Neuroscientists at Columbia University in New York state that they have created a system that can translate human thought into recognizable speech that would change not only medicine but also communication.
By monitoring the brain activity of subjects, it was possible that Mortimer B. Zuckerman's Mind Brain Behavior Institute researchers in Colombia were able to train artificial intelligence and convert thought patterns into comprehensible sentences, according to an article published on Tuesday in the Scientific Reports. The authors perceive patients with speech disorder due to illness or trauma as the first adopters of emerging technology.
"We have shown that with the right technology, the ideas of these people can be decoded and understood by any listener," said Nima Mesgarani, lead author of the article.
After an early attempt by scientists to turn brain activity into recognizable speech, it was not possible to turn to a computer algorithm that could generate a speech called a vocoder. The algorithm is improving the more "Trained" recording human speech.
Researchers carry brain signals directly into the speechhttps: //t.co/qEStGOoPOW
This breakthrough, which employs the power of speech synthesizers and artificial intelligence, can lead to new ways of communicating computers directly with the brain. #ai#BCI#speech#Science
– Neuroscience News (@NeuroscienceNew) January 29, 2019
"It's the same technology used by Amazon Echo and Apple Siri to provide verbal answers to our questions," said Dr. Mesgarani, who is also a professor at Columbia's Fu Foundation School of Engineering and Applied Science.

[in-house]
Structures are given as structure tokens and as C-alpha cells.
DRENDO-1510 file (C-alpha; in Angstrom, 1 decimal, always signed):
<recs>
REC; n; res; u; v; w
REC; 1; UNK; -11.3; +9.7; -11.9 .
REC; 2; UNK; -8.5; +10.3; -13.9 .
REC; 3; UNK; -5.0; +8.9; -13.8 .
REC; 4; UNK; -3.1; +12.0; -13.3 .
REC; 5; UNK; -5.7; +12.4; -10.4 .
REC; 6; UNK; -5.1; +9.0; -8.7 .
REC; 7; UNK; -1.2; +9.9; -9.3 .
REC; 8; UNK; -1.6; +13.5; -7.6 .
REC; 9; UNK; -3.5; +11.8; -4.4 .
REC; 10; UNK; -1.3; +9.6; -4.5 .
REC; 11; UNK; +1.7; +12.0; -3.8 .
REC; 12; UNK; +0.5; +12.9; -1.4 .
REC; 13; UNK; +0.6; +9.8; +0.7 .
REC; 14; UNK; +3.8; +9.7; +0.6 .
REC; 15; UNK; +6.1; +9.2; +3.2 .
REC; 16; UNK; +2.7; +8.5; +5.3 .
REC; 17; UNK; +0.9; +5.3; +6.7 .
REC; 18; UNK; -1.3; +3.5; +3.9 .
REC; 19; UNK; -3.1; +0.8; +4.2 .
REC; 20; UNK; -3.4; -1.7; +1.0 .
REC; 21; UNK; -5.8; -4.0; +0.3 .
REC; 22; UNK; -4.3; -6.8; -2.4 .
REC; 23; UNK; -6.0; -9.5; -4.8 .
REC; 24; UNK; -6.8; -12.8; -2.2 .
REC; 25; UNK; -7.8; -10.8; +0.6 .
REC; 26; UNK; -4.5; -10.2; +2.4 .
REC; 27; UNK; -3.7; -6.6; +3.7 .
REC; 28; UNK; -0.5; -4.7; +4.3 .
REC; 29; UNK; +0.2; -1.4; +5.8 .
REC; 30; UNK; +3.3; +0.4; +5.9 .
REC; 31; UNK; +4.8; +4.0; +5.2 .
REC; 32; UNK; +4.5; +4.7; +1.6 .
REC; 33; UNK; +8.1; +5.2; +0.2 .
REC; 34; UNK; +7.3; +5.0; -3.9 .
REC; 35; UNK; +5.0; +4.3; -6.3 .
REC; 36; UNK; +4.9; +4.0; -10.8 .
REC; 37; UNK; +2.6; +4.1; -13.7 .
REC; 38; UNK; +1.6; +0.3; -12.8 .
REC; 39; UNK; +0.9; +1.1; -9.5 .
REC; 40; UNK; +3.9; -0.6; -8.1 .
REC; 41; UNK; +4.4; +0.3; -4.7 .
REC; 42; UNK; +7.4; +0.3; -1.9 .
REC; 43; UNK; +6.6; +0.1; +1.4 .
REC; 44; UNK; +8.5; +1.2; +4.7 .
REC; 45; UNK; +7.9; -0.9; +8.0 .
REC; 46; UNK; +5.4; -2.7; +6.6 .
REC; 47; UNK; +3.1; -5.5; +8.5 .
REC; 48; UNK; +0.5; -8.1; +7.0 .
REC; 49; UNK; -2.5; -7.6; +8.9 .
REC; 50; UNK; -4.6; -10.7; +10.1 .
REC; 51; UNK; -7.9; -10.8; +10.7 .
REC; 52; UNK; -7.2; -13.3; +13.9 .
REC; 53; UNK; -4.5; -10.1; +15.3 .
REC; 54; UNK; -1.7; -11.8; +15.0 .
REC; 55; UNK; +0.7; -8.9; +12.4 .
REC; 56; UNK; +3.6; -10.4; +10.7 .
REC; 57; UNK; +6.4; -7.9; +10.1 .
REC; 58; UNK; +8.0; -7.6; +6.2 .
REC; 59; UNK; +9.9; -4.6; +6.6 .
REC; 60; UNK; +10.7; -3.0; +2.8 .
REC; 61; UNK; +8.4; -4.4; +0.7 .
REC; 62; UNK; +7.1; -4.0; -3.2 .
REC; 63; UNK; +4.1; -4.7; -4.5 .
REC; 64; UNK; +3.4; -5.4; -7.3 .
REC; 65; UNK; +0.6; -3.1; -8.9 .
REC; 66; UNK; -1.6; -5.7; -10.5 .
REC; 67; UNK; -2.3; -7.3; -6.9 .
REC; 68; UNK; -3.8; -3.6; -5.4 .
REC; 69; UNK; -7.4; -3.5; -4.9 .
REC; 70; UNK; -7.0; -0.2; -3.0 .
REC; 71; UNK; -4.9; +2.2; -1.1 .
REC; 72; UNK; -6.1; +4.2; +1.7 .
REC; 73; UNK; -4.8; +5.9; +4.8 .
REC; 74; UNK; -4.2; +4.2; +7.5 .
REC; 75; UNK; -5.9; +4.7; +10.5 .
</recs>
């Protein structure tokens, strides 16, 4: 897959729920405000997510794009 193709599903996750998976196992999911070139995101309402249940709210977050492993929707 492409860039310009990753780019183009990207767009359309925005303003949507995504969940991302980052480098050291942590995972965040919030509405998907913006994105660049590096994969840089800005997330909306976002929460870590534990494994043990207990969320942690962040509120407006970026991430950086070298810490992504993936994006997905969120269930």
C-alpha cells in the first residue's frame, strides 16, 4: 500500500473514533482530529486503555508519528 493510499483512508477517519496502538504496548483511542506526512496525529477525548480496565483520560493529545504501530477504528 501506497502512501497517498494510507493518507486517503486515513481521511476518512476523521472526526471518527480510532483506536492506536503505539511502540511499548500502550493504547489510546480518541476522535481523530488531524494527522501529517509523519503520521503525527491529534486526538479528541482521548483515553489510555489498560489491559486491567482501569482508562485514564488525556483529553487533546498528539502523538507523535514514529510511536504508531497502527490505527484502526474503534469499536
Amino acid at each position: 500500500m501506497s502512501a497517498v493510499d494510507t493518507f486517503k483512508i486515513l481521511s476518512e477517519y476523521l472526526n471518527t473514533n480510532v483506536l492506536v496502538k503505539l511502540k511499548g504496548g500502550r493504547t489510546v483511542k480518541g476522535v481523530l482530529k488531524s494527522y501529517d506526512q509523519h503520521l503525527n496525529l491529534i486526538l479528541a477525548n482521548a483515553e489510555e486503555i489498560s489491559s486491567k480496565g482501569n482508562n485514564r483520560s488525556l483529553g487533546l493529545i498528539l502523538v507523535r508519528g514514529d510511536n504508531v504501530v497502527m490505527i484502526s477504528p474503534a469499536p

Vokoder was trained to interpret brain activity with the help of Dr. Ashesh Dinesh Mehta, a neurosurgeon at the Northwell Health Neuroscience Institute in Long Island, and co-author of this article.
"When working with Dr. Mehtem, we have asked patients with epilepsy who have already undergone a brain surgery to listen to the sentences spoken by different people while we have measured patterns of brain activity" said Dr. Mesgarani. "These neural patterns were trained by the watercolor."
After the end of this training, the next phase began. Patients listened to a person who read numbers from 0 to 9, while the algorithm scanned brain activity and tried to translate it into sound. The result was the reading of the number of robotic voices that the human listeners could understand and repeat with an accuracy of 75 percent.
This may seem quite modest, but Dr. Mesgarani said that such a result is "Above any previous attempts." Scientists plan to further improve the system so that it can accept as brain input patterns a person who thinks about speech and does not listen to it.
"It would be a player. Anyone who has lost the ability to talk, whether by injury or illness, has a renewed opportunity to connect with the outside world," he said. Said Dr. Mesgarani.
Technology will also have to work with more complex words and sentences to make it more practical. The ultimate goal of the team is to create an implant that synthesizes speech directly from thinking.
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